Kenyan Court Rules, FGM Violates Women’s Dignity

FGM Reduces Promiscuity and Sexual Desire Among Women - Kenyan Court Told

Dr Tatu Kamau and John arap Kiplagat during te hearing of the FGM case in court I Equality Now

Kenyan High Court has dismissed a petition that sought to decriminalise Female Genital Mutilation (FGM) saying it violates the right to health, dignity and in some circumstances the right to life.

In dismissing the petition case No. 244/2019, the 3-judge bench, Lady Justice Lydia Achode, Lady Justice Margaret Muigai and Justice Kanyi Kimondo held that one can not chose to harm themselves.

“We find that limiting this right is reasonable in an open and democratic society, based on the dignity of women,” said judge Lydia Achode. “The amended petition is devoid of merit and hereby dismissed.”

Dr. Tatu Kamau had filed the petition  (244 of 2019) on 18th July 2017 and amended on the 20th November 2017 and is brought pursuant to the provisions of Articles 19, 27,32 and 44 of the Constitution of Kenya 2010 for being in violation of adult consenting women’s right to culture, health and equality.

In her petition, she wanted the  court to make an interpretation of whether or not the Enactment and coming into force of the Prohibition of Female Genital Mutilation Act was in contravention of Articles 19, 27, 32 and 44 of the Constitution.

 Relying on the evidence of three medical experts, the Court also observed that there is no conceivable benefit of FGM. 

“The implication of this is that FGM/C cannot be rendered lawful because the person on whom the act was performed consented to that act. No person can license another to perform a crime. The consent or lack thereof of the person on whom the act is performed has no bearing on a charge under the act,” said Lady Justice Achode. 

The judges ruled that “The Constitution grants the freedom for one to exercise their culture. However, that freedom has to be carried out in line with other constitutional provisions. From the law we observe that culture entails various modes of expression and therefore what is limited is any expression that will cause harm to a person or by a person to another person. FGM/C falls into the latter category. It therefore follows that while our Constitution has a general underlying value of freedom, this value of freedom is subject to limitation which is reasonable and justifiable. Additionally, it has not inscribed the freedom to inflict harm on oneself in the exercise of this freedom,” said Justice Achode.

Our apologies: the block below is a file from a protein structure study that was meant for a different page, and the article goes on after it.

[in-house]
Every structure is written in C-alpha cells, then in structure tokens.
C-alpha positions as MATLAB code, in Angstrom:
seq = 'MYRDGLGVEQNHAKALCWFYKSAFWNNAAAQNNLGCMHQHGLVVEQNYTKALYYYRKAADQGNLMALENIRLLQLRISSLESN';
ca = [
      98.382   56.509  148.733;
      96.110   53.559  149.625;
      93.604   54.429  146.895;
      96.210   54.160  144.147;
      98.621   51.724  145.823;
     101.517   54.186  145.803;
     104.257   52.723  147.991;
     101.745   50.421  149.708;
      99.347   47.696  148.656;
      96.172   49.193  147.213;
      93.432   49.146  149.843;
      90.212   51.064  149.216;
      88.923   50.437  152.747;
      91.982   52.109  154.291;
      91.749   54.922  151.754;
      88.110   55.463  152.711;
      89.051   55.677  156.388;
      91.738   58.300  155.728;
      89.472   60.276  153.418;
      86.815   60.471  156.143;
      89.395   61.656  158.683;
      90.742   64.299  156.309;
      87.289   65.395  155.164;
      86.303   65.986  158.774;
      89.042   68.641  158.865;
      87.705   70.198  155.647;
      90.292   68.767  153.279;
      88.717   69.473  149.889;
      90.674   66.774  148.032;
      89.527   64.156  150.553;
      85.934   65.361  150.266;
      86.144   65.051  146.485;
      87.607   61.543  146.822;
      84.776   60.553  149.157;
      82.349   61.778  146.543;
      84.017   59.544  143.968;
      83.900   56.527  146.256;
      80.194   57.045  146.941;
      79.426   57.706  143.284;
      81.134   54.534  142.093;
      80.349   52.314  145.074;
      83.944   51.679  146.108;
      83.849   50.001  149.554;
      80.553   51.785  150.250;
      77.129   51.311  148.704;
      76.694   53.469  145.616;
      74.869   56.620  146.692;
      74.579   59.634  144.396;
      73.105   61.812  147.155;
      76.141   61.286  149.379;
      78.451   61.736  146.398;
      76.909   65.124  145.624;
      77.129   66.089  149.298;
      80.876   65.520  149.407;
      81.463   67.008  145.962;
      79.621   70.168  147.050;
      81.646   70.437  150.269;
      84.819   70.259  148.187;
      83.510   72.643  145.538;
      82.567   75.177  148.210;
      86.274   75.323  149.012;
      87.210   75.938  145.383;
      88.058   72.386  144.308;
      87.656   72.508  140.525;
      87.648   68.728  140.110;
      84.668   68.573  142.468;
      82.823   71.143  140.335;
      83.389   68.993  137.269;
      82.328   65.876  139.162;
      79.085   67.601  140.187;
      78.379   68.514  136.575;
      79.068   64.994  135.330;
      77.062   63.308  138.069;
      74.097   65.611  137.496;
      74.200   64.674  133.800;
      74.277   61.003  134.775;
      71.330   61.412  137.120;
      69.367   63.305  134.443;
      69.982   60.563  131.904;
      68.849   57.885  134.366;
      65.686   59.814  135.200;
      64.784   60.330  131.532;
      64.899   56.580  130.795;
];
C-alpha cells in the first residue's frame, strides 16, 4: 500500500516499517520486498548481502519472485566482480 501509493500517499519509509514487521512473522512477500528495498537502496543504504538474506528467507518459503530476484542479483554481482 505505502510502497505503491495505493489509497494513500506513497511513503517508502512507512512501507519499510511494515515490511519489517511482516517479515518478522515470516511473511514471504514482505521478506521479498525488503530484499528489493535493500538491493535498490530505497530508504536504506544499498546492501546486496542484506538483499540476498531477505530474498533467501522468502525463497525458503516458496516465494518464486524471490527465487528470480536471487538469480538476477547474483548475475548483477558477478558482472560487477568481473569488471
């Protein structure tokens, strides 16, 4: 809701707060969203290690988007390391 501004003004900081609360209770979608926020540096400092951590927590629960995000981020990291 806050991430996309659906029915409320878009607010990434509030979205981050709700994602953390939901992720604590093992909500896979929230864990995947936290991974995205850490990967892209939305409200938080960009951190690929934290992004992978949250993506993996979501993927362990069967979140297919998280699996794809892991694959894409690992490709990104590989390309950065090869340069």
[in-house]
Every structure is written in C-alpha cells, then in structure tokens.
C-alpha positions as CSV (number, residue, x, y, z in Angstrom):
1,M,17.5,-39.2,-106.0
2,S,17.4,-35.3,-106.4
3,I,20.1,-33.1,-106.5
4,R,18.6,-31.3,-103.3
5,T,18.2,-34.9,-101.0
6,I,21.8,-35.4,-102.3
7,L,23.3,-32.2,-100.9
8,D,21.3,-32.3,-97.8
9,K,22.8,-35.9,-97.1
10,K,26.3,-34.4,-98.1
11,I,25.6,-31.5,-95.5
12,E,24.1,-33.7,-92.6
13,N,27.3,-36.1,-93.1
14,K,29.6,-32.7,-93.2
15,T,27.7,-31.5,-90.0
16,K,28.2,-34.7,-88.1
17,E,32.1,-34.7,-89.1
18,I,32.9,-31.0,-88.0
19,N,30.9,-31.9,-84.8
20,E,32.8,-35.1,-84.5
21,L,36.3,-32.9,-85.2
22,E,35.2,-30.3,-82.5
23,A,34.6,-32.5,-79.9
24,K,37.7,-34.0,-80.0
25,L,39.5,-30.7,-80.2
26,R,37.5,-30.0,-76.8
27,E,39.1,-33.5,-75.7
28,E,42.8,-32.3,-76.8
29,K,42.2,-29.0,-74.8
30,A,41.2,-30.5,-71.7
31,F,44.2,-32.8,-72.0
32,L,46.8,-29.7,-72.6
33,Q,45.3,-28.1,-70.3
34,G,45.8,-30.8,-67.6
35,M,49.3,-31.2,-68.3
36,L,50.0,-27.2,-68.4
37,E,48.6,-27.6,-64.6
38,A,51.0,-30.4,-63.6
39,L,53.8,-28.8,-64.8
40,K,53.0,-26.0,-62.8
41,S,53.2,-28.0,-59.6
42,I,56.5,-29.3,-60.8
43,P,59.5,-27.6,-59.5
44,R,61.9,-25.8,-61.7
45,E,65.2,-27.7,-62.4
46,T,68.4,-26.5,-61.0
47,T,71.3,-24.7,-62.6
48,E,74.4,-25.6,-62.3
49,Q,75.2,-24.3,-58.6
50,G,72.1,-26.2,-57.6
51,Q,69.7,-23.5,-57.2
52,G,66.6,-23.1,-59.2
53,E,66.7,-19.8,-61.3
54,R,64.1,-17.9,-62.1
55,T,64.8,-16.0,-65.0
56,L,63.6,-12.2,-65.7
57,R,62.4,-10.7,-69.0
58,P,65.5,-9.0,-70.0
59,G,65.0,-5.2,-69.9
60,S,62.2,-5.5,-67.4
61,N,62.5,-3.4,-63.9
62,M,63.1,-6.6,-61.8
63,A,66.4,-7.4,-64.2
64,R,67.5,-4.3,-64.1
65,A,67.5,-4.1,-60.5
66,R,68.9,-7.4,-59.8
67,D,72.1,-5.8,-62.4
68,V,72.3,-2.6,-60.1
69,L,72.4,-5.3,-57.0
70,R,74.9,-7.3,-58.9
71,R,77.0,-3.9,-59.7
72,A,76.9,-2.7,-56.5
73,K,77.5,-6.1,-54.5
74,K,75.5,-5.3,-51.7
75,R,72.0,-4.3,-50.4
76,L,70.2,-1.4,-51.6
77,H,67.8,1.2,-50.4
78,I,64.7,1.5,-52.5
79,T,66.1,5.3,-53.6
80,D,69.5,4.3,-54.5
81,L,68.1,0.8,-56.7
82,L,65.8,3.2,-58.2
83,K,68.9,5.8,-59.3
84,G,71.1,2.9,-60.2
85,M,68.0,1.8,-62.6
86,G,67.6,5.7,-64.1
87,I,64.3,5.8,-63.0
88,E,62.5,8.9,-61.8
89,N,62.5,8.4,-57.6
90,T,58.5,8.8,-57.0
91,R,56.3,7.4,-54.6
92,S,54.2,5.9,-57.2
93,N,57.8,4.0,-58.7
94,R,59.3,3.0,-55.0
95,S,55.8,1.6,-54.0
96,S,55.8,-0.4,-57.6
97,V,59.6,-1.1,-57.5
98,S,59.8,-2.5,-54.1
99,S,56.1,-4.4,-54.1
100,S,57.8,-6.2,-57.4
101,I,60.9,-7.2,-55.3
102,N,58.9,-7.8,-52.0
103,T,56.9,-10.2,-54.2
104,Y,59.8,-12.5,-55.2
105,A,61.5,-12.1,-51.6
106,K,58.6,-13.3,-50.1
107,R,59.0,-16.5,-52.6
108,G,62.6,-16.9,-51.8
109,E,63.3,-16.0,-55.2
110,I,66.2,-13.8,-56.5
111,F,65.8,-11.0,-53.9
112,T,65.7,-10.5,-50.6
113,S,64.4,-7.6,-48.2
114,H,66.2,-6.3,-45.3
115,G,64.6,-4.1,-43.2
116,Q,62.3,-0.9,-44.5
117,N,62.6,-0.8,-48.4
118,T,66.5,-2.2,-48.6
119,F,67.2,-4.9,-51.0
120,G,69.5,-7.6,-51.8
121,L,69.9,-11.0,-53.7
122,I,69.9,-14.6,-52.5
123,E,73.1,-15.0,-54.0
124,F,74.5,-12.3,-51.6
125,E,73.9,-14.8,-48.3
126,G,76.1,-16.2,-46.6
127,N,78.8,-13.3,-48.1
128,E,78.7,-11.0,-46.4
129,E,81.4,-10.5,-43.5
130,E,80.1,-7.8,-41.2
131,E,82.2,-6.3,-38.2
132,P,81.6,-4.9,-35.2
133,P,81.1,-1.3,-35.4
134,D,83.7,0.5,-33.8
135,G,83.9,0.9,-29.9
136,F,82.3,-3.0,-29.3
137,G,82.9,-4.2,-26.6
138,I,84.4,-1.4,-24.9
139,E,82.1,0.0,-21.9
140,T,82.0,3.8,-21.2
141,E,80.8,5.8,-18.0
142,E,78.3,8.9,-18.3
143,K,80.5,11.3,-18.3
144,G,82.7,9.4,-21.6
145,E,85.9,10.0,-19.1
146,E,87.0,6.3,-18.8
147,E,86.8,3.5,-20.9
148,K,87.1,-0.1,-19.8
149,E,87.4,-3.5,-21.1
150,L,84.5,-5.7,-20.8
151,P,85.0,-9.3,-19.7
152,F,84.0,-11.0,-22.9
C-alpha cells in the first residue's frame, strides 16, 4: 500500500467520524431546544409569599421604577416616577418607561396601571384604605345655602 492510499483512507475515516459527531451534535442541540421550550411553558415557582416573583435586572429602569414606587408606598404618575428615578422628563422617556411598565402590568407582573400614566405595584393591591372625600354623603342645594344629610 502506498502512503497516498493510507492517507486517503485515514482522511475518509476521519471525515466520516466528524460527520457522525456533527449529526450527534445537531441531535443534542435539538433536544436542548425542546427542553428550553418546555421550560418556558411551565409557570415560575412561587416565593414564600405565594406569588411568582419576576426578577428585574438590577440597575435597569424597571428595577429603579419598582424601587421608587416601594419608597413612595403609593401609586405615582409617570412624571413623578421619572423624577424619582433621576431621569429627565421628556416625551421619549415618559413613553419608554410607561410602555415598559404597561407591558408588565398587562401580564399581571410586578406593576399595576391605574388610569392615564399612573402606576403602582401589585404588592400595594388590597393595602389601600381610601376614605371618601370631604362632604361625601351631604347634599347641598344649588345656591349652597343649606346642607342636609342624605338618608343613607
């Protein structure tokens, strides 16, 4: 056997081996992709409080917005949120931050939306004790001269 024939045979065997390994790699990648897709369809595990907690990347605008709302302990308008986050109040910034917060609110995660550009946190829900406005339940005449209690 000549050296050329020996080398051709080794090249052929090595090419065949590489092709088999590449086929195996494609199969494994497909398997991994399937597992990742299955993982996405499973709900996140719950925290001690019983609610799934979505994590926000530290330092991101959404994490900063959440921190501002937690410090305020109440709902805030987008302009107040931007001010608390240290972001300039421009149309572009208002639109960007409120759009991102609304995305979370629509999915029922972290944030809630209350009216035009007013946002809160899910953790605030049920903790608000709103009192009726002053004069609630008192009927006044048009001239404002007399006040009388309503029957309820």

“It, therefore, follows that while our Constitution has a general underlying value of freedom, this value of freedom is subject to a limitation which is reasonable and justifiable.”

Kenya enacted the Anti-FGM Act in 2011, in line with the international standards requiring it to enact gender-sensitive legislation to prevent, protect against and respond to FGM.

Article 5 of the Protocol to the African Charter on Human and Peoples’ ‘Rights on the Rights of Women in Africa (Maputo Protocol) requires States Parties to prohibit and condemn all forms of harmful practices, such as FGM, which negatively affect the human rights of women and to take all necessary legislative and other measures to eliminate such practices.

In March, President Uhuru Kenyatta said ending Female Genital Mutilation (FGM) is key to empowering the girl child in Kenya to participate fully in national development.

“I know it is possible for our girls to go through alternative rites of passage without suffering,” President Kenyatta said at Kisima in Samburu County where he witnessed the signing of a declaration by elders to end FGM and child marriages.

The Kenya Demographic Health Survey (KDHS, 2014) report observed that about 87 percent of Kenyan women who have undergone FGM had a cut and their flesh was removed while nine percent had their genital area sown. In addition, 28 percent of women aged 20-24 who have been subjected to FGM in Kenya were cut when they were between five to nine years old. 

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